The drone is becoming ever more popular, both for individuals and in business. Erik Pekkeriet of Wageningen University coordinates the Precision Technology Horticulture Programme, and is involved with developing drone applications for the agricultural sector.
“Using drones is mostly focused on capturing imagery for now. From the air, the drone gives a complete overview of the acreage. This provides a clear, complete view of the growth, health and development of crops. In addition to the complete overview, drones film from far above the crops. This prevents damage that is sometimes caused when you go through them with people or machinery.”
For now, Erik says, it will be limited to capturing footage. “Applying crop protection products would be interesting, but the drones would soon become too heavy. Coordination with equipment is in the pipeline. The drone captures footage, passing on the information to the devices on the ground. Using software and GPS, the machinery can perform actions based on what the drone sees and passes on. That way, the grower can monitor and control cultivation from behind their computer.”
Applications and rules
Development of applications, Erik says, is still mostly limited by finding economically interesting applications and regulation. “Only a handful of companies are allowed to fly with drones. Wageningen University is one of those. For professional and commercial drone flights, two people have to be constantly present who keep an eye on the drone at all times. One is the pilot, the other controls the sensors. And for every flight, government permission is needed. All this takes time, money and manpower.”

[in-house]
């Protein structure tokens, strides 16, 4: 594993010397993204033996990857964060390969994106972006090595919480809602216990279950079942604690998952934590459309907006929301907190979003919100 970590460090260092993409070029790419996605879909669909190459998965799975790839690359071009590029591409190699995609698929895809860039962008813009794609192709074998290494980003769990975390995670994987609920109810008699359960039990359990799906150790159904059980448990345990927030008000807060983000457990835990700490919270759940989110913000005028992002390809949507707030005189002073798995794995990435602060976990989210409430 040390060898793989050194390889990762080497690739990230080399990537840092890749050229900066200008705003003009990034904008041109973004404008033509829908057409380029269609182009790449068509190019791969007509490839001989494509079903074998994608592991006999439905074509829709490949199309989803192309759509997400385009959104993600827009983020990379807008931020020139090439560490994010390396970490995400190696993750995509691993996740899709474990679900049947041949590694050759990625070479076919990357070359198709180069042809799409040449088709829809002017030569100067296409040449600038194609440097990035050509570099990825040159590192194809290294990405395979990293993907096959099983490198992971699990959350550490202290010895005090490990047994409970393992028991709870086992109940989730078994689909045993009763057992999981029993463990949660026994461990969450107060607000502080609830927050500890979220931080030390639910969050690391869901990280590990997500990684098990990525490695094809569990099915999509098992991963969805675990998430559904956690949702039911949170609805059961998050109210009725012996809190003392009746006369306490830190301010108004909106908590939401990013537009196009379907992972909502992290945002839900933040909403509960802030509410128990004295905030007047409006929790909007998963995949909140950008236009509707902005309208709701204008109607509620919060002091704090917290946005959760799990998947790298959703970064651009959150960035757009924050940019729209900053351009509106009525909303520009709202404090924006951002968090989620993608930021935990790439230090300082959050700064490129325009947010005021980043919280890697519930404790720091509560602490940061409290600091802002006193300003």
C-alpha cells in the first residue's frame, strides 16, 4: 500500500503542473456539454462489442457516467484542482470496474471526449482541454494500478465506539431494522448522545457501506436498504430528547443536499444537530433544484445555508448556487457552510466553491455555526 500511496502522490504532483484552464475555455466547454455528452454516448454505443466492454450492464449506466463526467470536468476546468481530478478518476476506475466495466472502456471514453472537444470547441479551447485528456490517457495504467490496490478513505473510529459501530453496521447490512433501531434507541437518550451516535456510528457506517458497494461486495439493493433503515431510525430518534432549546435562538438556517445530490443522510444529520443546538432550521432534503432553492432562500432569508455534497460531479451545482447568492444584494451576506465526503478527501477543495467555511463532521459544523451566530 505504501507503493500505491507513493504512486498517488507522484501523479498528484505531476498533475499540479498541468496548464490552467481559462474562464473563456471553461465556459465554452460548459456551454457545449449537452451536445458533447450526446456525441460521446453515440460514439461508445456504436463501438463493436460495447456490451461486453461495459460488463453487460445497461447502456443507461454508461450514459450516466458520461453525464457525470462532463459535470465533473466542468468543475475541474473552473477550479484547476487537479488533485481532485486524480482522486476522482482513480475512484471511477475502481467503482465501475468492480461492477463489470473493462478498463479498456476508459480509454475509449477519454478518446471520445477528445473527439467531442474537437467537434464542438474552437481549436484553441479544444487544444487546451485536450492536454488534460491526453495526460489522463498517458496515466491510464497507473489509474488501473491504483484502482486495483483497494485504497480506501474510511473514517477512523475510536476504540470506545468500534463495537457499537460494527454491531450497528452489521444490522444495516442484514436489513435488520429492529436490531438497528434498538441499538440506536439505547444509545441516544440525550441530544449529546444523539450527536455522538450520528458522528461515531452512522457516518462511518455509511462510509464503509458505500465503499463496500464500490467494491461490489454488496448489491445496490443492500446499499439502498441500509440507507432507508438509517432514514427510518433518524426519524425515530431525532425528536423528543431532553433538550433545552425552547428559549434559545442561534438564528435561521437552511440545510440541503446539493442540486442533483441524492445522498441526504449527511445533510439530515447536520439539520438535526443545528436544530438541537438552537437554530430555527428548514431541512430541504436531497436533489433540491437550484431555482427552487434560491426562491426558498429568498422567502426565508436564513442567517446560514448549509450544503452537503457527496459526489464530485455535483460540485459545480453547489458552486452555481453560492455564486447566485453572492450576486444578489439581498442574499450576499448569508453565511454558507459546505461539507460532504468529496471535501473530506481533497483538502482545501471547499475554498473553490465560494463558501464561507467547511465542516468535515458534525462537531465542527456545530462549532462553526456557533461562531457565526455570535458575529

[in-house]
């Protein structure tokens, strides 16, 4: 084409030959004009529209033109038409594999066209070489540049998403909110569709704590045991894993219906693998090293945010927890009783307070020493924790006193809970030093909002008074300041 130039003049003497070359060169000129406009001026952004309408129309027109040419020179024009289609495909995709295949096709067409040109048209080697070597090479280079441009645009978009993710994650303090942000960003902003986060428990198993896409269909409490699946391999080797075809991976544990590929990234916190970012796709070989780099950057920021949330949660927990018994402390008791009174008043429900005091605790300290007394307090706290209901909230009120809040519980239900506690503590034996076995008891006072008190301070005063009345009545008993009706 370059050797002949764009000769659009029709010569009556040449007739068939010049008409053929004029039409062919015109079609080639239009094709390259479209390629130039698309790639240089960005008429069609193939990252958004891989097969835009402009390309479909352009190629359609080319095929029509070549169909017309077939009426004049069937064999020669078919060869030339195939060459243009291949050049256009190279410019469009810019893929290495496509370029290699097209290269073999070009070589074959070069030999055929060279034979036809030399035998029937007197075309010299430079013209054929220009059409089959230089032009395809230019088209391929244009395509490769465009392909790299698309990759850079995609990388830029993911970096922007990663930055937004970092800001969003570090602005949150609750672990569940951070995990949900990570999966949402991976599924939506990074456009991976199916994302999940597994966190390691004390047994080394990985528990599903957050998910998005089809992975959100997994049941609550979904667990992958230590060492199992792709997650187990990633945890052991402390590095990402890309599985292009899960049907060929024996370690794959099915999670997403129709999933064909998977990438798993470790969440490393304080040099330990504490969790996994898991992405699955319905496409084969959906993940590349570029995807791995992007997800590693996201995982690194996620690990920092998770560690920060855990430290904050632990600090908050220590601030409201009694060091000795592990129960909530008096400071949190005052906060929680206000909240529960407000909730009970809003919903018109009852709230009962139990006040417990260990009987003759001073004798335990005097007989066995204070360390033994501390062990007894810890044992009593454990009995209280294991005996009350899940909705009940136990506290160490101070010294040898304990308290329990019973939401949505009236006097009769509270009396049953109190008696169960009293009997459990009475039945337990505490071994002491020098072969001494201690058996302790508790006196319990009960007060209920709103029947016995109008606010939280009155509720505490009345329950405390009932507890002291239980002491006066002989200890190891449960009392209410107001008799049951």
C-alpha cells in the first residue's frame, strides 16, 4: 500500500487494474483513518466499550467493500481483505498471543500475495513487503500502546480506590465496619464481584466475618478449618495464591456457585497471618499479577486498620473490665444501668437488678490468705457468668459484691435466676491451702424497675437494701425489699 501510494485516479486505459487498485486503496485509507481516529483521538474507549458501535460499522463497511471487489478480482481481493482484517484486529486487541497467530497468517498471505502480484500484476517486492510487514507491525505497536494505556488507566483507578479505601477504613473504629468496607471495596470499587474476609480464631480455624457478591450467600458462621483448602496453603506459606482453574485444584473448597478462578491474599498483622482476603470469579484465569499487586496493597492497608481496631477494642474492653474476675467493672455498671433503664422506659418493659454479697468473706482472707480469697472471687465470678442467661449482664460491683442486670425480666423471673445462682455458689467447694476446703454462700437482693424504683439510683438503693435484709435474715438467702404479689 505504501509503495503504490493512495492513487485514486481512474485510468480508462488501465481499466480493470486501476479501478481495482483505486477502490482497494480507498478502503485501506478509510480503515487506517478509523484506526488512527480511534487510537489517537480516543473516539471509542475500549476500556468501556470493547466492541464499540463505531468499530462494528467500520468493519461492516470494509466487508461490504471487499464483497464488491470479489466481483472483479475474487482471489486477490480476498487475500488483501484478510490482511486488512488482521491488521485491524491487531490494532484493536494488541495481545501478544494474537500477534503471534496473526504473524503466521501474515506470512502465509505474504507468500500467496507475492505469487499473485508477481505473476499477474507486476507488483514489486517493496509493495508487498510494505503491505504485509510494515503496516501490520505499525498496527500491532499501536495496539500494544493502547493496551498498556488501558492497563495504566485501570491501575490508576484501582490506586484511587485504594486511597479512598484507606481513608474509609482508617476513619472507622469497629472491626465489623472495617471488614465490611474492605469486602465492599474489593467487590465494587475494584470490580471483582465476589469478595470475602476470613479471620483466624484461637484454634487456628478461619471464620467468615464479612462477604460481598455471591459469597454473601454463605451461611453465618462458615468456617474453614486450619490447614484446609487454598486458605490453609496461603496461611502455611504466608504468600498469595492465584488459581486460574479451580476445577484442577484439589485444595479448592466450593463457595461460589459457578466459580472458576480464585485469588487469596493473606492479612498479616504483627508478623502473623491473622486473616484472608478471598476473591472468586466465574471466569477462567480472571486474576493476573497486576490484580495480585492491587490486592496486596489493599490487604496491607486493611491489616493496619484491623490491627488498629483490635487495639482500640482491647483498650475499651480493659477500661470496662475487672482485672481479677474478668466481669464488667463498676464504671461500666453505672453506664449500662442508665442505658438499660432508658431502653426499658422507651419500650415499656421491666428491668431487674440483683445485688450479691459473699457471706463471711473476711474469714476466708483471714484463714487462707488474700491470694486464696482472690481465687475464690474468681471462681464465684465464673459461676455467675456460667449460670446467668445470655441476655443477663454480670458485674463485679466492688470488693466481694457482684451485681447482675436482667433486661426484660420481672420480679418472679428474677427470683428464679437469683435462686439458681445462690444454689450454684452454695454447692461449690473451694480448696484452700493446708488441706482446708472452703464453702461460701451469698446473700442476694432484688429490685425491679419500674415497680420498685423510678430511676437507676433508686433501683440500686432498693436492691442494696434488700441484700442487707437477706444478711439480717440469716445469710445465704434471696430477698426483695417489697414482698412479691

In addition to regulation, developing drone applications isn’t cheap. “At the moment, the government is the biggest sponsor of the research, but there’s increasing interest from businesses. Good stability, smooth flight lines and recordings rapidly cost 10,000 euros. But with less stability and good software, a cheaper solution can also be found. In Wageningen, we already showed that you can follow a path and capture images with a 250 euro drone. Depending on the purpose of the footage, such a drone could also be an option. The applications and navigational software in the greenhouse still have to be developed though.”
Greenhouse horticulture is ideal for drones. Erik: “Greenhouses are indoors, so no specific regulation applies. The structure of the layout is clear, and distances for the drone are short. And there’s no wind to affect the quality of the imagery. Application in greenhouses is lagging behind a bit though, because few growers are prepared to invest in drones. Growers aren’t rolling in money, and they will have to be convinced of the use of the drones before investing. All in all, not many useful applications have been developed, but there are plenty of ideas on feasible business cases.”
Wageningen University doesn’t build the drones. “We buy the technology and adapt it to our applications, working together with the MAVLAB TU Delft, which has been making great progress developing drones in its aviation department. The main thing is for us to look at the applications of the drones. The most important question: what do we want with it? If there is a specific purpose or question, we can keep working on focused development.”